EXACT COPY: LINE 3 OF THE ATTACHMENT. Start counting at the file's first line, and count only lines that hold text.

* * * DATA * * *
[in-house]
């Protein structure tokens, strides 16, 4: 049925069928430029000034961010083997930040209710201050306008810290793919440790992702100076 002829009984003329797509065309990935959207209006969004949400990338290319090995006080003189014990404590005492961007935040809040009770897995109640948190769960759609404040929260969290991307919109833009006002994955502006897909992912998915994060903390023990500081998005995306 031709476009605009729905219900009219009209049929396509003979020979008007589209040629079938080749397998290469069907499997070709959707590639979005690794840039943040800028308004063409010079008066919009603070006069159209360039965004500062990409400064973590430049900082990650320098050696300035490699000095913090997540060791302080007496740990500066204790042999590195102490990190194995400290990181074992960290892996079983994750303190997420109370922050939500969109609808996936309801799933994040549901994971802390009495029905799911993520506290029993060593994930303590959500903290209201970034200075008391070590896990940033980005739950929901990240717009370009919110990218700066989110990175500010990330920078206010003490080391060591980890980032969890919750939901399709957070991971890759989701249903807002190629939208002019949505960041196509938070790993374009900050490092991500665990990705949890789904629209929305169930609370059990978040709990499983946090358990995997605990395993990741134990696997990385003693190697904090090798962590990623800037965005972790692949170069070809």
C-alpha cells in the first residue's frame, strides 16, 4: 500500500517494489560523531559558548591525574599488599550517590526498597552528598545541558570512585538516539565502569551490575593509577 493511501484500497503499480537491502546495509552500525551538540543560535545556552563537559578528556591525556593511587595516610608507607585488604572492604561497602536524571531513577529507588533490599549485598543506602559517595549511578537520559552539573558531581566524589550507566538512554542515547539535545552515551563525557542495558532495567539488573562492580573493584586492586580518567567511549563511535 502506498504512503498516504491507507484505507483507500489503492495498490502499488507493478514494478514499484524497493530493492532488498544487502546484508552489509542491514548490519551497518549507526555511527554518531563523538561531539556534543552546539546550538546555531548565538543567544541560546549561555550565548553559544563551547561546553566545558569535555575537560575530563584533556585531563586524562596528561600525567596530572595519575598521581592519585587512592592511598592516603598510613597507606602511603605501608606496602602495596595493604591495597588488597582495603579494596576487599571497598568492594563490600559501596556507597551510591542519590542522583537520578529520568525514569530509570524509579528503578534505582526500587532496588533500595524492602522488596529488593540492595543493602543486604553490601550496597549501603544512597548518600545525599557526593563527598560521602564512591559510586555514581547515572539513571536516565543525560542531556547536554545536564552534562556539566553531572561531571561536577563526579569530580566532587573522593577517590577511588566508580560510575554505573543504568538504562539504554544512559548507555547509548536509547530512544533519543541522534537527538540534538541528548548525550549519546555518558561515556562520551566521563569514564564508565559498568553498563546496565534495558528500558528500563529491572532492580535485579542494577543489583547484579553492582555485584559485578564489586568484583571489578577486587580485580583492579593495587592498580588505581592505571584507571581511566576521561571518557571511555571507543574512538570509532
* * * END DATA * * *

C-alpha cells in the first residue's frame, strides 16, 4: 500500500517494489560523531559558548591525574599488599550517590526498597552528598545541558570512585538516539565502569551490575593509577 493511501484500497503499480537491502546495509552500525551538540543560535545556552563537559578528556591525556593511587595516610608507607585488604572492604561497602536524571531513577529507588533490599549485598543506602559517595549511578537520559552539573558531581566524589550507566538512554542515547539535545552515551563525557542495558532495567539488573562492580573493584586492586580518567567511549563511535 502506498504512503498516504491507507484505507483507500489503492495498490502499488507493478514494478514499484524497493530493492532488498544487502546484508552489509542491514548490519551497518549507526555511527554518531563523538561531539556534543552546539546550538546555531548565538543567544541560546549561555550565548553559544563551547561546553566545558569535555575537560575530563584533556585531563586524562596528561600525567596530572595519575598521581592519585587512592592511598592516603598510613597507606602511603605501608606496602602495596595493604591495597588488597582495603579494596576487599571497598568492594563490600559501596556507597551510591542519590542522583537520578529520568525514569530509570524509579528503578534505582526500587532496588533500595524492602522488596529488593540492595543493602543486604553490601550496597549501603544512597548518600545525599557526593563527598560521602564512591559510586555514581547515572539513571536516565543525560542531556547536554545536564552534562556539566553531572561531571561536577563526579569530580566532587573522593577517590577511588566508580560510575554505573543504568538504562539504554544512559548507555547509548536509547530512544533519543541522534537527538540534538541528548548525550549519546555518558561515556562520551566521563569514564564508565559498568553498563546496565534495558528500558528500563529491572532492580535485579542494577543489583547484579553492582555485584559485578564489586568484583571489578577486587580485580583492579593495587592498580588505581592505571584507571581511566576521561571518557571511555571507543574512538570509532